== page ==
Living on the Gulf Coast of Florida, there is no shortage of ocean life seen while boating or fishing. Mote Aquarium, located on City Island near mainland Florida, provides the consummate experience of ocean life within a museum setting for anyone who appreciates ocean biology.
Mote Aquarium’s main building is home to many varieties of fish, coral, an octopus, and a preserved squid. The inside of the building seems dark on the inside, but that is meant to simulate the depths of the ocean where the sealife feels most at home. Sturgeon, colorful tropical fish, lion fish, and jellyfish can be observed by all ages in the aquarium. Watching the jellyfish alone floating up and down in a cylinder-shaped aquarium more closely resembles a halogen lamp than something that might be lurking beyond a coral grove on the ocean floor. Lion fish, which are exquisite but toxic with their fin rays, are quite beautiful to look at. Mote also has a tank full of jellyfish at several different stages of development. Crawfish are in yet another tank next to the jellyfish. Just beyond the main room is a second room with more aquariums full of smaller sharks such as sandbar and blacknose. Do not forget to see the stingrays, another fascinating fish related to sharks but have a much flatter body. After enjoying the fish, stop for a bite to eat at the Deep Sea Diner, modeled in the style of a 1950’s diner. The menu includes salads, hamburgers, chicken burgers, shakes, sodas, and bottled water. Don’t forget to stop by the gift shop after eating to look at the wide selection of jewelry, toys, plush animals, books, and aquatic decorations for your home or office.
Upon exiting the aquarium, the walk to the building where the mammals are located is well marked with colorful images of turtles and manatees decorating the sidewalk. Inside, the first exhibit is a green turtle named Hang Tough due to the hardship he has experienced: being blinded by a fishing hook in one eye, plus head injuries which resulted in losing sight in his other eye. He feels safe in the aquarium after being nursed through the rehabilitation program there. Because he is blind, though, Mote decided to keep him instead of releasing him back into the ocean where he might have difficulty in fending for himself. Hang Tough is far from being alone in a tank by himself, for he has company with other fish and rarely goes a day without attention being given to him. There are many other varieties of sea turtles living in more aquarium tanks, from the very small to very large in size.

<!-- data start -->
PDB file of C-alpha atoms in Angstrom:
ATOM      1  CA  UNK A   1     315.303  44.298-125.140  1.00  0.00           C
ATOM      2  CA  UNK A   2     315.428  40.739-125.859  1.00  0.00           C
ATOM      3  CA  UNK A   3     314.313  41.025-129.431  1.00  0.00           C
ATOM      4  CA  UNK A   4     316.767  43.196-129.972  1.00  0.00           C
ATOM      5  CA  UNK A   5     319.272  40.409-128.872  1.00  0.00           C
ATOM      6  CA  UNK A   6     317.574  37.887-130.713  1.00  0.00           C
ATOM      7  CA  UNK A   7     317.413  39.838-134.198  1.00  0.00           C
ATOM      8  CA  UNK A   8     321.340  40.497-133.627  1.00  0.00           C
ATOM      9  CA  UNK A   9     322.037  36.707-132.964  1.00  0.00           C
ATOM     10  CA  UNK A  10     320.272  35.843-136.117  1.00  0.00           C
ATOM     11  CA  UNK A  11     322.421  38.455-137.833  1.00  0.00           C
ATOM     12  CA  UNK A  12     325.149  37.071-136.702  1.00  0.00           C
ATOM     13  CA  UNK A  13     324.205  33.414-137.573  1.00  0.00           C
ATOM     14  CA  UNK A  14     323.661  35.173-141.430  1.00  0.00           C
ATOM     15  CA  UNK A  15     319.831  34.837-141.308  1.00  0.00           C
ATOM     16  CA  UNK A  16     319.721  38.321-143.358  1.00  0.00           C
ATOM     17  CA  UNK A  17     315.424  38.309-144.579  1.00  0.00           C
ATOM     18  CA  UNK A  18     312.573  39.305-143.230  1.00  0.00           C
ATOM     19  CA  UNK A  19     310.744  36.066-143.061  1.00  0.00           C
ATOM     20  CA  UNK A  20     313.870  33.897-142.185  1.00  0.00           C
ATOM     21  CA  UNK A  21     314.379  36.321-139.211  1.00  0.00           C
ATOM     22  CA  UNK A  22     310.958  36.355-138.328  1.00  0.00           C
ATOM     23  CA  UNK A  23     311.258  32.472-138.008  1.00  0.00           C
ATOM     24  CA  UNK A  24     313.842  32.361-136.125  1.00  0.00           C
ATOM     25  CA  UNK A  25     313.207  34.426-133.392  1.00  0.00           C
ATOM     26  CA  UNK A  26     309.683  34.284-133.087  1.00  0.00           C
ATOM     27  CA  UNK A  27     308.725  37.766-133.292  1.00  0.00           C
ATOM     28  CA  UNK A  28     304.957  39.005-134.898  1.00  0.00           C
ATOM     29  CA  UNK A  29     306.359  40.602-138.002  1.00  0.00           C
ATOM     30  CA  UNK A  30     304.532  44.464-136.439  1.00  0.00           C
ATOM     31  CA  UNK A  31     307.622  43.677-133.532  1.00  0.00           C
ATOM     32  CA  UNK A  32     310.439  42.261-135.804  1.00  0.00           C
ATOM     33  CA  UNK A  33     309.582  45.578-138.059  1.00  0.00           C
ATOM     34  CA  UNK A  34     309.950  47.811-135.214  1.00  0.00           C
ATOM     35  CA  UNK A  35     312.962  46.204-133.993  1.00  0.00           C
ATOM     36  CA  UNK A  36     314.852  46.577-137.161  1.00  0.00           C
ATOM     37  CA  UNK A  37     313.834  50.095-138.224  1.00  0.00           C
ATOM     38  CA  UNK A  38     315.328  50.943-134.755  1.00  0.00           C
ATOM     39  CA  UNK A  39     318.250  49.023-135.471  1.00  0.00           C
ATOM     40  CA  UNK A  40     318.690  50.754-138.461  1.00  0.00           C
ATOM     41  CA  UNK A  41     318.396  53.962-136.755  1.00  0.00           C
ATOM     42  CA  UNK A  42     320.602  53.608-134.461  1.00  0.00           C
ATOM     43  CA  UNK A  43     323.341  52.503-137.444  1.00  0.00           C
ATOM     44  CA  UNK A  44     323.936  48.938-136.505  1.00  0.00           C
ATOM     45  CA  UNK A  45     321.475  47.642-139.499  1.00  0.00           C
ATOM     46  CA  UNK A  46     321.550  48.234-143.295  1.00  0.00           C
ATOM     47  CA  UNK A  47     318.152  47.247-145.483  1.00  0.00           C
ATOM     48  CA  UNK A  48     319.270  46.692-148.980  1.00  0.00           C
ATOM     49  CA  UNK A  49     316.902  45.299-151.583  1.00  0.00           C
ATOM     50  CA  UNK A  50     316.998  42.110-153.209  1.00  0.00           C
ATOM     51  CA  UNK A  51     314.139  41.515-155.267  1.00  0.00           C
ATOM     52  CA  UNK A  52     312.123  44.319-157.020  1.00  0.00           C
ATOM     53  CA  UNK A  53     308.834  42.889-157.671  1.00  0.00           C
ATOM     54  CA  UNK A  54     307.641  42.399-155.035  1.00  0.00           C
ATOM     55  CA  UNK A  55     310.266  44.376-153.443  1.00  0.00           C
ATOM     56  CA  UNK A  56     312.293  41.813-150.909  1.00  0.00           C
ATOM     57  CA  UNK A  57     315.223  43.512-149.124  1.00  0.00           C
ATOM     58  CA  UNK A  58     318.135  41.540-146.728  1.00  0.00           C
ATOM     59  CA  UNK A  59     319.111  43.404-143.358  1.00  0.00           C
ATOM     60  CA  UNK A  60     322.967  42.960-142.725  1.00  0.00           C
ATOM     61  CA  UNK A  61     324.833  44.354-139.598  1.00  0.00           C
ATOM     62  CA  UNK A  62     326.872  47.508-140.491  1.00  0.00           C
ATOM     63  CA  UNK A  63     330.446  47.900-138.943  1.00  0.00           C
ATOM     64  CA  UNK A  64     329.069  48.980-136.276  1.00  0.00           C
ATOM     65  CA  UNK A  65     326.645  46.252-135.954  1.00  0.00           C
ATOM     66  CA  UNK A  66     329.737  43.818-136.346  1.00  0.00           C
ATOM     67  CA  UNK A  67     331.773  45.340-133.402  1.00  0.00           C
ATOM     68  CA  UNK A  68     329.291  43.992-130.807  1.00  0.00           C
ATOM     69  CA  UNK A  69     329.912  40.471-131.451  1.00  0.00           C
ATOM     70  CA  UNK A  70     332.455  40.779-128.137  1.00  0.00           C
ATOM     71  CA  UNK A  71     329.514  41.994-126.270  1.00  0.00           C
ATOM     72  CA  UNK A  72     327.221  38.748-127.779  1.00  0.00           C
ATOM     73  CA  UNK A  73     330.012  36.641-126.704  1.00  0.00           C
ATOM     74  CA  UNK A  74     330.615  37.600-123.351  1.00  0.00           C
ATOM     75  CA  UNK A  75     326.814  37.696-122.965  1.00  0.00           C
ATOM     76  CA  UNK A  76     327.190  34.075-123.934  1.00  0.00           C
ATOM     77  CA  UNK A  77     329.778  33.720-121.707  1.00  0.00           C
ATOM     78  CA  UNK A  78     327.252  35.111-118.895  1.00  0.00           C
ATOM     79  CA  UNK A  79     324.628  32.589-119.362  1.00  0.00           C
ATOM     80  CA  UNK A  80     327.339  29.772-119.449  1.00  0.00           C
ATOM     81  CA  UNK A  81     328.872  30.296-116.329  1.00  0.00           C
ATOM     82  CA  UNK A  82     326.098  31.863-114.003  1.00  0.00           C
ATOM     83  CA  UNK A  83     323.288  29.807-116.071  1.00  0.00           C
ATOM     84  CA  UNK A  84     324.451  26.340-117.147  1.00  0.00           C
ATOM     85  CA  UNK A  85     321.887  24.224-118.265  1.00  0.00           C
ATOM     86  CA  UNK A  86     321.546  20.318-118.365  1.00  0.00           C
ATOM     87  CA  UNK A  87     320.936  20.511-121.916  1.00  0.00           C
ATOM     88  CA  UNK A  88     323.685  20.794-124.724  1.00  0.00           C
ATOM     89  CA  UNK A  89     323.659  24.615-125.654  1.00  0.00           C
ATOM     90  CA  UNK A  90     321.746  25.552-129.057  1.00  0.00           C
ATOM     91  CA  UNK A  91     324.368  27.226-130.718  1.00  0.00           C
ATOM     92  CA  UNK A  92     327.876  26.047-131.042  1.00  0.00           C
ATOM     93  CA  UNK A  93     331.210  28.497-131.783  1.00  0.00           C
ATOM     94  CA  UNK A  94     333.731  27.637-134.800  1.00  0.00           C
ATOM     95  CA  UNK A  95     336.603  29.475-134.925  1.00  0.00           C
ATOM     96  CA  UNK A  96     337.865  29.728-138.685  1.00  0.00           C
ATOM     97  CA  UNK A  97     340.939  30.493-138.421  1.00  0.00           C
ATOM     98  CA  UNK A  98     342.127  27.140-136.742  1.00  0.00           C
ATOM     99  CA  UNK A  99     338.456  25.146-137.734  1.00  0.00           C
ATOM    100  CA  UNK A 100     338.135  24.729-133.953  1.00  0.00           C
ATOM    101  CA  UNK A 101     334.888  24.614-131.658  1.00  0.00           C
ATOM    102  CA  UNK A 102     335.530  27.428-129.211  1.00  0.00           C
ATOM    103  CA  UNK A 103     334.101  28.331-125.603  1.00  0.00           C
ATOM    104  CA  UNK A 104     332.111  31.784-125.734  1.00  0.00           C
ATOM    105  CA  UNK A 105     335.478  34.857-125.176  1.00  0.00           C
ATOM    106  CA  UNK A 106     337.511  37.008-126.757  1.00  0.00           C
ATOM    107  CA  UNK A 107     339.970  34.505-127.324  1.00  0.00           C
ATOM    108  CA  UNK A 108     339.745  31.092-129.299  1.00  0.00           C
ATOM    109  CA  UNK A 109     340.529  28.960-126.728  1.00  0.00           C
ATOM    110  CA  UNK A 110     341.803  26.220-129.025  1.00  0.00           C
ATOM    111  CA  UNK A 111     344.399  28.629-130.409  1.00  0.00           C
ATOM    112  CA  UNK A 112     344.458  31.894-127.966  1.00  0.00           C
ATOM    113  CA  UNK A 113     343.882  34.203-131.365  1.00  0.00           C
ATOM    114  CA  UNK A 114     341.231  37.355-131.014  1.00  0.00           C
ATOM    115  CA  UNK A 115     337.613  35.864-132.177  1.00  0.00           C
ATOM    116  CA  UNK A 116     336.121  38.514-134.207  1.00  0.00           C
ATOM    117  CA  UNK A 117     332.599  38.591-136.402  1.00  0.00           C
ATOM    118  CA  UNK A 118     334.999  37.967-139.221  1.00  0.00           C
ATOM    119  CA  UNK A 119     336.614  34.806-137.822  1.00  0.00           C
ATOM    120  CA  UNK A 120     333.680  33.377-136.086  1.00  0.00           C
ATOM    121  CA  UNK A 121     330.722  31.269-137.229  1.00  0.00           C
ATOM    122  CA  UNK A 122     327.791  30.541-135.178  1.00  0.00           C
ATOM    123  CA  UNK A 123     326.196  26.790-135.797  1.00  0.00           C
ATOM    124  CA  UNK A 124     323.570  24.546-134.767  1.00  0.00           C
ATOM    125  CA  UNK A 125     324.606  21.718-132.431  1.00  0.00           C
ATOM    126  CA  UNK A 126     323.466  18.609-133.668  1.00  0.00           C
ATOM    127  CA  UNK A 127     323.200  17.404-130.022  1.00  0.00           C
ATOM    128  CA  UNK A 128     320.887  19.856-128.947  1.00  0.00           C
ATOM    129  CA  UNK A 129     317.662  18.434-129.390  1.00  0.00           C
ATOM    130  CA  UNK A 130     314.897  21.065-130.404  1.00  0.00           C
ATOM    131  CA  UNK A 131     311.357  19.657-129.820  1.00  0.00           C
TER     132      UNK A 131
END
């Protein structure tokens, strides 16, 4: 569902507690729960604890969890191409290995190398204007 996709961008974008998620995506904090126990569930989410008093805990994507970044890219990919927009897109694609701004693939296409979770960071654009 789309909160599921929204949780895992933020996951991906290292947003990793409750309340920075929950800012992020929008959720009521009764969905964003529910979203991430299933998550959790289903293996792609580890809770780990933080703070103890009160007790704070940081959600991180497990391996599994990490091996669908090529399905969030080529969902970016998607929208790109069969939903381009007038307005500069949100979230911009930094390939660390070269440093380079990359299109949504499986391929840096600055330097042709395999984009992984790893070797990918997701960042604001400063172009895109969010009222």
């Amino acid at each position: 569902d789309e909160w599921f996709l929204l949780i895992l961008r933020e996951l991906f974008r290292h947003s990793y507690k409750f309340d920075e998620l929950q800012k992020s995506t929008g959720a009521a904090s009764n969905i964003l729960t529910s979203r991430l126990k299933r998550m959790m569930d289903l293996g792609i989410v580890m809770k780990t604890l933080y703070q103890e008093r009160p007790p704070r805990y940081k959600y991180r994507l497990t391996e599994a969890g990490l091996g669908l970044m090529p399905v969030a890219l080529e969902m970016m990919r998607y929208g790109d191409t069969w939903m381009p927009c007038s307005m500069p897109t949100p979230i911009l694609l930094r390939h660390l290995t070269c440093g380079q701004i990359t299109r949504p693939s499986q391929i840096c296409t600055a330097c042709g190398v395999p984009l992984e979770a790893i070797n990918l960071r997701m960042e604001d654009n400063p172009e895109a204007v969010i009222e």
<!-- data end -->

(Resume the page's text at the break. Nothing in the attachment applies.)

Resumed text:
Without a doubt, the two manatees named Hugh and Buffett are perhaps the best part of More Aquarium. Like dolphins, these mammals of the sea are very friendly and enjoy the company of humans. I recall watching manatees swimming up the canals in West Palm Beach many years ago where they would mingle among the boats and in some cases, get mangled by the propellers of the boats for swimming too close. Manatees are an endangered species and related to elephants. At Mote, Hugh and Buffett happily swim in their tanks, periodically coming up to the glass and press their noses against it, as if to “smooch” visitors. These gentle giants are herbivores who munch on aquatic plants with their small teeth.
A walk up a flight of stairs brings the Mote visitor to the dolphin pool. Moonshine the pantropical spotted dolphin is another main attraction who must be seen before leaving museum grounds. Living on the second floor of the mammals building in an Olympic-sized pool, Moonshine is a trained performer who can retrieve practically anything tossed to him, choose a solid colored pool ball, and of course do leaps and spins. Dolphins cannot actually “see” colors but they can detect shades of gray, thus the exercise using red, blue, and yellow balls by the trainer. Watching Moonshine closely observe a red, yellow, or blue ball then swim to the opposite short end of the pool to and point to the same colored ball being held by another person holding three balls of different colors is impressive indeed.
To get to Mote Aquarium:
Take I-75 to Sarasota and get off at the Fruitville Road exit. Head west on Fruitville until you reach Tamiami Trail. Turn left on Tamiami Trail at the light. When you reach Gulfstream Road, head onto St. Armand’s Island. Drive through St. Armand’s Circle and follow State road 179 until you reach Ken Thompson Parkway. Go directly onto the Parkway and follow the signs that say Mote Aquarium. The main building is on the right side of the road with ample parking.